• The system and method of the present disclosure may include one or more hardware, software, and/or firmware components to enable the steps described herein to be performed. Such components may be built into the LTE core network elements and supplied by manufacturers such as Alcatel-Lucent, Cisco Systems, and Ericsson. Additionally, the devices used in practicing the systems and methods described herein may advantageously leverage OMA and OMTP International Standards for iPhone, RIM, and other mobile devices according to the individual device manufacturer requirements. The system and methods of the present disclosure may be incorporated into the 3GPP, IETF, OMA, and OMTP International Standards for LTE and Wireless Network. Worldwide operators, server and device manufacturers must comply and use the methods and systems described herein to permit inter-operability among each other. Furthermore, the system and method of the present disclosure may leverage the OMTP International Standards to allow a universal LE Wireless Network Location Management server to manage multiple clients either locally or remotely.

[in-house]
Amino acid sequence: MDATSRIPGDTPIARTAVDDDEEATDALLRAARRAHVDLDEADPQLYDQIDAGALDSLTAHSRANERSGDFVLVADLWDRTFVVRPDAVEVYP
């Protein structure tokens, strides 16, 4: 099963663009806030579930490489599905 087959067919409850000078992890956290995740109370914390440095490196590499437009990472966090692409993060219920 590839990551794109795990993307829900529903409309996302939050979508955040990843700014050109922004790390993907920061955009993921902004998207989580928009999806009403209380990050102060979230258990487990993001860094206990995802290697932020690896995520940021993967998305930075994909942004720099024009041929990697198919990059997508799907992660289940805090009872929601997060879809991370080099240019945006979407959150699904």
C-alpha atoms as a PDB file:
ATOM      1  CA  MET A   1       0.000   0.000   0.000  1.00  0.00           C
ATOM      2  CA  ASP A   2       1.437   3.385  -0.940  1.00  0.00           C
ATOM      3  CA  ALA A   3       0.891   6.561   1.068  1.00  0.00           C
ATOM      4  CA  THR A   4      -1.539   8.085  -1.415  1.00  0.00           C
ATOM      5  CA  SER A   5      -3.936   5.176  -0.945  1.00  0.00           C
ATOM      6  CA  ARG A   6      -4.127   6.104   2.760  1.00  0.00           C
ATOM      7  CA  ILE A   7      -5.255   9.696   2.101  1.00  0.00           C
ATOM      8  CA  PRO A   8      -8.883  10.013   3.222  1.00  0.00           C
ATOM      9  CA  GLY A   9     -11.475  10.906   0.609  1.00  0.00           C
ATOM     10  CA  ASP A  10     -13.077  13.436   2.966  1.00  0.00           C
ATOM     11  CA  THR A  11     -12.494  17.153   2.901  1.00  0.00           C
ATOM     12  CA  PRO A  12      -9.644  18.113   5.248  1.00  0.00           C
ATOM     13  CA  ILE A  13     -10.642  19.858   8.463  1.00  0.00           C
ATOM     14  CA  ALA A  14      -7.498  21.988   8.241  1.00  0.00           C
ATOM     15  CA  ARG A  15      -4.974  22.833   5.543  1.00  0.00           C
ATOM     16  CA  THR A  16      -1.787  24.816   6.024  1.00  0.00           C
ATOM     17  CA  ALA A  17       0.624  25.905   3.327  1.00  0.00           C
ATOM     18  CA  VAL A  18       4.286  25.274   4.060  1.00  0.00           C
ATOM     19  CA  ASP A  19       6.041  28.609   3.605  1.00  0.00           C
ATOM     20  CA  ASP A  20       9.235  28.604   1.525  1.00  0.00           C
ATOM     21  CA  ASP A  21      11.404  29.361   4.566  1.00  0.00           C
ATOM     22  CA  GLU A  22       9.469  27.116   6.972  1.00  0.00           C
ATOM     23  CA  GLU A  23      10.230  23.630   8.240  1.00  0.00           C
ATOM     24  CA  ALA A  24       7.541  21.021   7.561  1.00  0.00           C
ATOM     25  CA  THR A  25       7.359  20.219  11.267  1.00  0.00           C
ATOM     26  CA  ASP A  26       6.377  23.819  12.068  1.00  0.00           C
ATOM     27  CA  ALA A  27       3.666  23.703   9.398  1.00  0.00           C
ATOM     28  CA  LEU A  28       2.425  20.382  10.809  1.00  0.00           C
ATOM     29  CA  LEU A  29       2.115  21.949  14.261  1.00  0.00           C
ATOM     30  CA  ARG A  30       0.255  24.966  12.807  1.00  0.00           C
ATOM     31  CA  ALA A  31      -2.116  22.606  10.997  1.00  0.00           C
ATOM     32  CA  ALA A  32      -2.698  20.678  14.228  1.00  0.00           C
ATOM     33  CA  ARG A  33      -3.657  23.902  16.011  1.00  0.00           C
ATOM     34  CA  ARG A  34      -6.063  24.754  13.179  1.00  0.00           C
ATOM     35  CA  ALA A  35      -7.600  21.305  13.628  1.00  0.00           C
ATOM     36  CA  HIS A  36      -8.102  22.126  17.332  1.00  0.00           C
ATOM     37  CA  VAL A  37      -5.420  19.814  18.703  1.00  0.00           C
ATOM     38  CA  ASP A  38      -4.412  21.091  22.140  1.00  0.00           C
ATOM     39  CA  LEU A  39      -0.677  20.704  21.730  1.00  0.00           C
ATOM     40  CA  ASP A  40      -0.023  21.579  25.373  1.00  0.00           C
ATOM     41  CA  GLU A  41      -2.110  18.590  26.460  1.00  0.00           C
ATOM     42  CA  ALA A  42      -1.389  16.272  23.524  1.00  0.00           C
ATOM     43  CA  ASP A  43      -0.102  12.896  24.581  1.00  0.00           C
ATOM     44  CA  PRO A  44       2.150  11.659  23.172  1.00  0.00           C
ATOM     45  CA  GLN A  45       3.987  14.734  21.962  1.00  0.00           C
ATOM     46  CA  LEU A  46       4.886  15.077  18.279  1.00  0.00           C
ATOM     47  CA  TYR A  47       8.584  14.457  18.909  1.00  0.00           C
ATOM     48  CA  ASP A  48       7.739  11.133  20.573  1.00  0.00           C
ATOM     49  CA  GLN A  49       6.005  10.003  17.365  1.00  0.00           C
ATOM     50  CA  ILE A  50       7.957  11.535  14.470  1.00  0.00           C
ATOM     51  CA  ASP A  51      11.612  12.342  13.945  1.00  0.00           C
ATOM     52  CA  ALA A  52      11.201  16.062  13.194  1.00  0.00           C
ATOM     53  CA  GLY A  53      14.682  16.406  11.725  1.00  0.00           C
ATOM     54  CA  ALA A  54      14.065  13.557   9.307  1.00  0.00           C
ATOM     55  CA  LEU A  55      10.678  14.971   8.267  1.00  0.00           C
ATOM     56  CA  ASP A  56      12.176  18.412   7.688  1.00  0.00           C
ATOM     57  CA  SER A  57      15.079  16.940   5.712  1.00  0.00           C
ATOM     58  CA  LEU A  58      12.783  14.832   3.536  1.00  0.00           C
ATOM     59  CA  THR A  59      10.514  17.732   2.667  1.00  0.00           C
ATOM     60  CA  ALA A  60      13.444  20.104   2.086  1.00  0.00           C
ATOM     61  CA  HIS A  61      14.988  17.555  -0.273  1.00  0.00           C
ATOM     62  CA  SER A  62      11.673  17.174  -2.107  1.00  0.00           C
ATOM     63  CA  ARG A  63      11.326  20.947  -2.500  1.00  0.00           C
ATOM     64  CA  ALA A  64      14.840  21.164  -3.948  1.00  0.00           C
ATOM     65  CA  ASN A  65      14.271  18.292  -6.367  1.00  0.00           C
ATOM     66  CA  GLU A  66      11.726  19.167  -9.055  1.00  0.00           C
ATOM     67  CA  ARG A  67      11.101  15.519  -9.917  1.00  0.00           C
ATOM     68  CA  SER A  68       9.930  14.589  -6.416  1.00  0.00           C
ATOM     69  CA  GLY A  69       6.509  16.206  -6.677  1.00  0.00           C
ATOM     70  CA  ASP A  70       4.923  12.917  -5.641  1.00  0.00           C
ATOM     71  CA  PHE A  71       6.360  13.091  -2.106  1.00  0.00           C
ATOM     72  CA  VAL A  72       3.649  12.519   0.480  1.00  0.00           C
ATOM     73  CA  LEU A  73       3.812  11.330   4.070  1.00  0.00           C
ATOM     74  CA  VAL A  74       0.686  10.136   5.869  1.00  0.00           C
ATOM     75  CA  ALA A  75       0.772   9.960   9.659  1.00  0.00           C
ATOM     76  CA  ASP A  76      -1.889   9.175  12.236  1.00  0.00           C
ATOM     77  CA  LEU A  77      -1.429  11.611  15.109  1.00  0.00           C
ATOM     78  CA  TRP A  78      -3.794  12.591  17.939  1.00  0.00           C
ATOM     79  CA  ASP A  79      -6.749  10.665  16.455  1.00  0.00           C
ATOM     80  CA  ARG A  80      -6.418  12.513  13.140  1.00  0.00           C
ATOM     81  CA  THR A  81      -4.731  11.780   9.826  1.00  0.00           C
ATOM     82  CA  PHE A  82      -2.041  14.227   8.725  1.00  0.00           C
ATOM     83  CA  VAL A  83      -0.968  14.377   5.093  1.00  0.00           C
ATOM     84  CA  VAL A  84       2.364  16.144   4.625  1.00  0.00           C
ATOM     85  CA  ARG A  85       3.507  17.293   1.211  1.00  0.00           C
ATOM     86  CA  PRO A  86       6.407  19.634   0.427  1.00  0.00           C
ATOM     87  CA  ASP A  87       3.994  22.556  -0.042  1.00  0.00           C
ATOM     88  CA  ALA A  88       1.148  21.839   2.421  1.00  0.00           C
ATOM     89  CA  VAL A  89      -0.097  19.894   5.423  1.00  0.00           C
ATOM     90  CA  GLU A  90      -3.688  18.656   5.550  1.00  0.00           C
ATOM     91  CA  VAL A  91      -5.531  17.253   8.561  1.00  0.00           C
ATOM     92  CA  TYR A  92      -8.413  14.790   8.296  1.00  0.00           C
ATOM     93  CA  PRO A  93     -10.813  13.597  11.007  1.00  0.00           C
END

• FIG. 1A is a diagram of an example communications system 100 in which LTE advanced location-sensitive information management systems and methods as disclosed herein may be implemented. The communications system 100 may be a multiple access system that provides content, such as voice, data, video, messaging, broadcast, etc., to multiple wireless users. The communications system 100 may enable multiple wireless users to access such content through the sharing of system resources, including wireless bandwidth. For example, the communications systems 100 may employ one or more channel access methods, such as code division multiple access (CDMA), time division multiple access (TDMA), frequency division multiple access (FDMA), orthogonal FDMA (OFDMA), single-carrier FDMA (SC-FDMA), and the like. A communications system such as that shown in FIG. 1A may also be referred to herein as a network.